Tara Yarlagadda is Inverse’s nature reporter. Based in Los Angeles, Tara covers a variety of beats, including weird and exciting animal news, the latest in pet science, important updates on the climate crisis and the environment, as well as any other groundbreaking research in the big bad world of nature.
Prior to working at Inverse, Tara received an M.A in Literary Reportage (Journalism) from New York University. She’s worked as a fact-checker for The New York Times Syndicate and a local news reporter for Bedford + Bowery, a collaboration between New York University and New York magazine. She’s also published freelance work in a number of other sites, including PBS NewsHour, The New York Times, HowStuffWorks, Paste, The New Food Economy, and more.
In her previous life, Tara worked in social justice and nonprofits, giving her a special interest in understanding how the climate crisis impacts the most marginalized communities. She also dabbles in novel writing and screenwriting in her spare time, using her passion for the environment to write some very post-apocalyptic parables. You can connect with Tara on her personal website or on Twitter @TaraYarla.
Is my dog depressed or happy? Pet experts explain how you can tell.
Canine behavior is more complex than you might think.
How is nature connected to well-being? It's complicated, scientists say
Experts reviewed hundreds of papers to draw scientific conclusions about our cultural and ecological connections to nature.
The most miraculous sci-fi movie on Netflix reveals a scientific debate over aging
Is it really possible to stop aging, as The Age of Adaline suggests?
How do cats co-exist with each other? The answer may lie in their gut
Unlike their wild counterparts, domesticated cats evolved to live in groups. New research may help explain why.
The darkest sci-fi movie on Amazon Prime could reveal real alien life
Europa Report suggests life likely inhabits Jupiter's moon, but does the science back that up?
Why is my cat wagging its tail? Vets reveal the surprising answer
Get inside the complex mind of your cat — by looking at its tail.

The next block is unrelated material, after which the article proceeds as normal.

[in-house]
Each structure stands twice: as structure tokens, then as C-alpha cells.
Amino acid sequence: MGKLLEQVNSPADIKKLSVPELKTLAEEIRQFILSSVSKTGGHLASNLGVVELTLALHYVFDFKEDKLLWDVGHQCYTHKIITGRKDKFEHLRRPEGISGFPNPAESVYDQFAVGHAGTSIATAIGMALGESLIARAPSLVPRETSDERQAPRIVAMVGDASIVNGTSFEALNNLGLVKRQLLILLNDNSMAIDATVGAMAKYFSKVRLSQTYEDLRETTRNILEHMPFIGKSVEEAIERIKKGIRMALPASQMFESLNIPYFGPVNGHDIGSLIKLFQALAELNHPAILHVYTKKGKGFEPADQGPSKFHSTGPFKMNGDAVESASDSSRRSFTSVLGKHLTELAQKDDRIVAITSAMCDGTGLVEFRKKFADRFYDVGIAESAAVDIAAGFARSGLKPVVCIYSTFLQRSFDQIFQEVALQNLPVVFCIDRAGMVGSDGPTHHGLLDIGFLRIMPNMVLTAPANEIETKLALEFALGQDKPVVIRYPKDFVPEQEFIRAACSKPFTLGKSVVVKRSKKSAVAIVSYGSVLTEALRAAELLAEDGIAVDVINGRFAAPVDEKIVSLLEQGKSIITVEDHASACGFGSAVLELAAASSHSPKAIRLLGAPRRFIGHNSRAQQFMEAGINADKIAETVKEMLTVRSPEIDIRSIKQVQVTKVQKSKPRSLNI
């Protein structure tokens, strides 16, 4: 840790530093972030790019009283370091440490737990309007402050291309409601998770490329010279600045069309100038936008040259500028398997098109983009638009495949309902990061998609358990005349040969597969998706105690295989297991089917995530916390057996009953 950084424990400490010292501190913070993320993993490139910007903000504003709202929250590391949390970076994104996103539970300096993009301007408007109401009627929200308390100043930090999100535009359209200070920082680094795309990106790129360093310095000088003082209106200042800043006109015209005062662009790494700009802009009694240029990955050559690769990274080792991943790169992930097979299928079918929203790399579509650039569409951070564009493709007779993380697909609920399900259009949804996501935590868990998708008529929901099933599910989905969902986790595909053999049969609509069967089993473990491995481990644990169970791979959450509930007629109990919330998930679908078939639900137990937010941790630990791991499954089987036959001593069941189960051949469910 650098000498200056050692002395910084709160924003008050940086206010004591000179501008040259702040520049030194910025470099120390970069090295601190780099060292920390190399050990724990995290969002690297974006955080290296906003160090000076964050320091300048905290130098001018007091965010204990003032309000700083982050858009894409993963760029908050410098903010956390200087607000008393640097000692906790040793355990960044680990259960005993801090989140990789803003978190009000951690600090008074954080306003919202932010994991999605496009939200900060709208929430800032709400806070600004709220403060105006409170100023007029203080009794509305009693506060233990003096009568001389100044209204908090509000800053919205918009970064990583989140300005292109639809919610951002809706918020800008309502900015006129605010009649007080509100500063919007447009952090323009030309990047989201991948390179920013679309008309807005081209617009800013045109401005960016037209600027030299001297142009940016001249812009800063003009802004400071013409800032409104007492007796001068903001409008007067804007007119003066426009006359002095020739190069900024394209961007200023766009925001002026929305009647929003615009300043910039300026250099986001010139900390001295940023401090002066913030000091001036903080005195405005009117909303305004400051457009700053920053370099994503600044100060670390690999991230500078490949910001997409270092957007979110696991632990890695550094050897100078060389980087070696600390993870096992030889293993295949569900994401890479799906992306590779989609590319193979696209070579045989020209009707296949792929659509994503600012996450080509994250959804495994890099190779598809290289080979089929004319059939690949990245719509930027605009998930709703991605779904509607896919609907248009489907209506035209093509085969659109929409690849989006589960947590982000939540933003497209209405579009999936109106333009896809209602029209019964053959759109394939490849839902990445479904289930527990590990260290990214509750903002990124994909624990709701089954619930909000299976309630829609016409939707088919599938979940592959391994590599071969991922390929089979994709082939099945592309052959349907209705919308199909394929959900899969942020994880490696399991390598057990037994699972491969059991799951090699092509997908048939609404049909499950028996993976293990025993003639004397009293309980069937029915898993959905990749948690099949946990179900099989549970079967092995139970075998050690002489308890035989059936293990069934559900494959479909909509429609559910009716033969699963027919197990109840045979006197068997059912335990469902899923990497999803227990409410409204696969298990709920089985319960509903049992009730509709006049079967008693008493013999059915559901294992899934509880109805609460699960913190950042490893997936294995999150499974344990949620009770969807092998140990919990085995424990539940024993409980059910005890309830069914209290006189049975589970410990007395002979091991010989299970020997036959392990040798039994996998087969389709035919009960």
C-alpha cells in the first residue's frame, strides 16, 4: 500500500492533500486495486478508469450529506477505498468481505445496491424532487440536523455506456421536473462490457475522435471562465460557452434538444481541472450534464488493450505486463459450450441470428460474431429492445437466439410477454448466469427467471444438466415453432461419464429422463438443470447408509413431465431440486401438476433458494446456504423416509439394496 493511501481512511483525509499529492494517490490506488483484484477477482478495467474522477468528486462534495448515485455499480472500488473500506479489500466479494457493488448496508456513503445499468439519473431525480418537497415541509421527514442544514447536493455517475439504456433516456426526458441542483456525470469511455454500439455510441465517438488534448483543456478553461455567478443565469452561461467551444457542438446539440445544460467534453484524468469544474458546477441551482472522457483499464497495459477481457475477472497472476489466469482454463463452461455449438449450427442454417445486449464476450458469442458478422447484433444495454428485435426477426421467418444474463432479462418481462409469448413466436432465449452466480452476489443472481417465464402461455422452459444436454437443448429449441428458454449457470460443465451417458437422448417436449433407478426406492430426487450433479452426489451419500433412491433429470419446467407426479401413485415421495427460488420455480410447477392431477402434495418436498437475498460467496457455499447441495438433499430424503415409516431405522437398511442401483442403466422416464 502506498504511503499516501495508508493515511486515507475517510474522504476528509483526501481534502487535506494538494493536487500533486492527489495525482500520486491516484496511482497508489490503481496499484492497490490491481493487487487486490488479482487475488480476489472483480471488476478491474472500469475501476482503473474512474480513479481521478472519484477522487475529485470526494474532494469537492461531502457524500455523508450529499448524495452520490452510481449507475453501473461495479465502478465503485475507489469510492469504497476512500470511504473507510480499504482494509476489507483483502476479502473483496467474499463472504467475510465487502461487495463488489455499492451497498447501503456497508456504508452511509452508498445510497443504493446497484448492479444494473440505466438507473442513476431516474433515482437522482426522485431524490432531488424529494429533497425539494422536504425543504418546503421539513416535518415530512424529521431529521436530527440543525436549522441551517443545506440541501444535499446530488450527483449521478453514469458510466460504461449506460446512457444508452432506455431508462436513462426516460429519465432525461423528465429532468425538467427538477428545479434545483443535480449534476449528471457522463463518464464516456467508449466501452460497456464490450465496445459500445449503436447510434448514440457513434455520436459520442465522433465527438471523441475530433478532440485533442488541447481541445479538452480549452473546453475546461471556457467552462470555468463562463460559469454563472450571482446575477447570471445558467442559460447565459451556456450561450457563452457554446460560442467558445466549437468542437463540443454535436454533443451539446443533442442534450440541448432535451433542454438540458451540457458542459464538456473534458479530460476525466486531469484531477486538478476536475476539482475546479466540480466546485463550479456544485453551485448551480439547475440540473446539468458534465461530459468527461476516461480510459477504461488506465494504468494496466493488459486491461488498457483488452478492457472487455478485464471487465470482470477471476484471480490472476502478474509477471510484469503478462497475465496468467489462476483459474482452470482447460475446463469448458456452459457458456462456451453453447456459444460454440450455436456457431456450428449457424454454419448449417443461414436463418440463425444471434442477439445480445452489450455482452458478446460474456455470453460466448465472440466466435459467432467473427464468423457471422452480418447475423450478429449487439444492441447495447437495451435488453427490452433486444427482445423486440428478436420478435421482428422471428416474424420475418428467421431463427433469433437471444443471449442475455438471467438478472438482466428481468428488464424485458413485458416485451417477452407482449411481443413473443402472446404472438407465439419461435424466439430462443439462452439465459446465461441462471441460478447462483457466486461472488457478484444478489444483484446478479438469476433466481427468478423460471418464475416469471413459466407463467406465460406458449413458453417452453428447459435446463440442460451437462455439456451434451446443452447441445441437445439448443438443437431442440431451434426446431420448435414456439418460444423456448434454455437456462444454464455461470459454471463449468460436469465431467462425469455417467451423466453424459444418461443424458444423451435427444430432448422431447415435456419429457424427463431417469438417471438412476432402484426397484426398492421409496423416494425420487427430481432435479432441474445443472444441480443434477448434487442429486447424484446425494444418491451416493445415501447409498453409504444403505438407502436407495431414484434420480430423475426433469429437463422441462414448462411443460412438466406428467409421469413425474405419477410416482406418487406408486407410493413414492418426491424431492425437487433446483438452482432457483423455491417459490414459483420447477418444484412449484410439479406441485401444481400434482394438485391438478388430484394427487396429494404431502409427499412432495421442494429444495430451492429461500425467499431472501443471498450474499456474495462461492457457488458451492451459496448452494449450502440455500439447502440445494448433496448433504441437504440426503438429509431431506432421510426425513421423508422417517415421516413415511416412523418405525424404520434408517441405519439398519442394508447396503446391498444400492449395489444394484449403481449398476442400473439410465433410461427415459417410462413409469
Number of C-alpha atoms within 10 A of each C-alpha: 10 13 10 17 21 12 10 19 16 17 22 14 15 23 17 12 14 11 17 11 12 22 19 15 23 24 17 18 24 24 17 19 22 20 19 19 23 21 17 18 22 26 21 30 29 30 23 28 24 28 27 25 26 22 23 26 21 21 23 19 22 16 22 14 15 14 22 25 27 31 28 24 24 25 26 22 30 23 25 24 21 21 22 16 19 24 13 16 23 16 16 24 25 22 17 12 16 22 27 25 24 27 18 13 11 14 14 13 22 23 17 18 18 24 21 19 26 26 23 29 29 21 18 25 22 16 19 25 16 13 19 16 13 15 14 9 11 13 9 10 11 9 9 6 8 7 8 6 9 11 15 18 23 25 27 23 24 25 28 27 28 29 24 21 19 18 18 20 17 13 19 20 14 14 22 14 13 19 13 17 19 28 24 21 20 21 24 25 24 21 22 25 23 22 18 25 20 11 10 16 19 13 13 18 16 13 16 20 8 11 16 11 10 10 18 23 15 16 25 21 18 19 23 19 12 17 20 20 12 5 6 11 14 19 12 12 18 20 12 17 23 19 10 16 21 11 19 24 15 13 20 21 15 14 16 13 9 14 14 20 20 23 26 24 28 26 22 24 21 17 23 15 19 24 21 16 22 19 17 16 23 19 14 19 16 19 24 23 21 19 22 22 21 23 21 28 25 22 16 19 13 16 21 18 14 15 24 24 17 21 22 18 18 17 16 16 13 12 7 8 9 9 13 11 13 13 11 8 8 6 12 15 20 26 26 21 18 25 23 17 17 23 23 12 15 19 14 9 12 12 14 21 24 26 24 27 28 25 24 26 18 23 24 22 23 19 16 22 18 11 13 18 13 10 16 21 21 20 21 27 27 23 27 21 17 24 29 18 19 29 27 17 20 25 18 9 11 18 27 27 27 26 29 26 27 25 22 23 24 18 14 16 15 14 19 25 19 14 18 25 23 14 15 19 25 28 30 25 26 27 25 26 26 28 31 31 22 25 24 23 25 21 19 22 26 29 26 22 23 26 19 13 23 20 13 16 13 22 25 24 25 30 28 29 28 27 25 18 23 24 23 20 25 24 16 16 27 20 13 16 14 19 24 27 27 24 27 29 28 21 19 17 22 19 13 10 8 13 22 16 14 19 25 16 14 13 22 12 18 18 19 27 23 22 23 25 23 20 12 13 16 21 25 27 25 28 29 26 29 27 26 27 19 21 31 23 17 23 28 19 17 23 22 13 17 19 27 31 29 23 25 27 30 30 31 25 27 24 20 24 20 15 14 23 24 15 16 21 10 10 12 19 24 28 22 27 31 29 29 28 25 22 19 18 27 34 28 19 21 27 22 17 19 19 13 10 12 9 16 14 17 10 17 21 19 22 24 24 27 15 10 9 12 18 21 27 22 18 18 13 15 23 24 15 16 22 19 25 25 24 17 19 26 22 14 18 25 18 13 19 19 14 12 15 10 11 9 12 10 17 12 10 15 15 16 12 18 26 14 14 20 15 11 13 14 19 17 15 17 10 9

The most epic fantasy movie on HBO Max reveals a dark truth about real life
Princess Mononoke’s story reveals a nuance of how humans treat the climate crisis.
Will penguins survive climate change? Their past may reveal the answer
Penguins are evolutionary oddballs millions of years in the making.
Blackouts are likely this summer — here’s how to prepare
There are steps you can take to prepare yourself, and your home, for these times.
Summer really is getting hotter — how to prepare and stay cool
Heat waves can be deadly — don't be caught off-guard. Here are a few simple ways you can prepare.
The best post-apocalypse movie on Netflix now reveals a dark truth about our present
Surviving a pandemic requires a community approach — not a single savior.
Why is my cat scratching furniture? The answer might surprise you
Scientists identify a surprising link between this feline behavior and emotional closeness.
1.8 billion people face once-in-a-century flooding, study reveals
A shocking number of people globally are at risk of floods.
The best post-apocalypse movie of the century reveals a dark debate over humanity’s future
Climate doom is a serious threat in both science fiction and real life.
The darkest sci-fi movie on Amazon Prime reveals a controversial robotics debate
Can we create AI that is truly equivalent to humankind?
What is my dog thinking? Science may finally have an answer
New research yields surprising insights into a dog's mind.
Climate change and air pollution are wrecking children’s health, a landmark review reveals
The research leaves no doubt about the devastating threat of climate change and air pollution to children.
A fatal bunny disease is rampaging through the U.S. — here's what you need to know
Bunny owners, organizations and vets weigh in with their advice and concerns about the disease.
The zaniest sci-fi movie on Netflix reveals a real way to manipulate the weather
Can you really control the weather? Here's what an expert has to say.
Scientists were baffled by this fruit's quirky biology — but indigenous people knew the answer for centuries
Researchers are still catching up to traditional Indigenous knowledge when it comes to classifying plant species.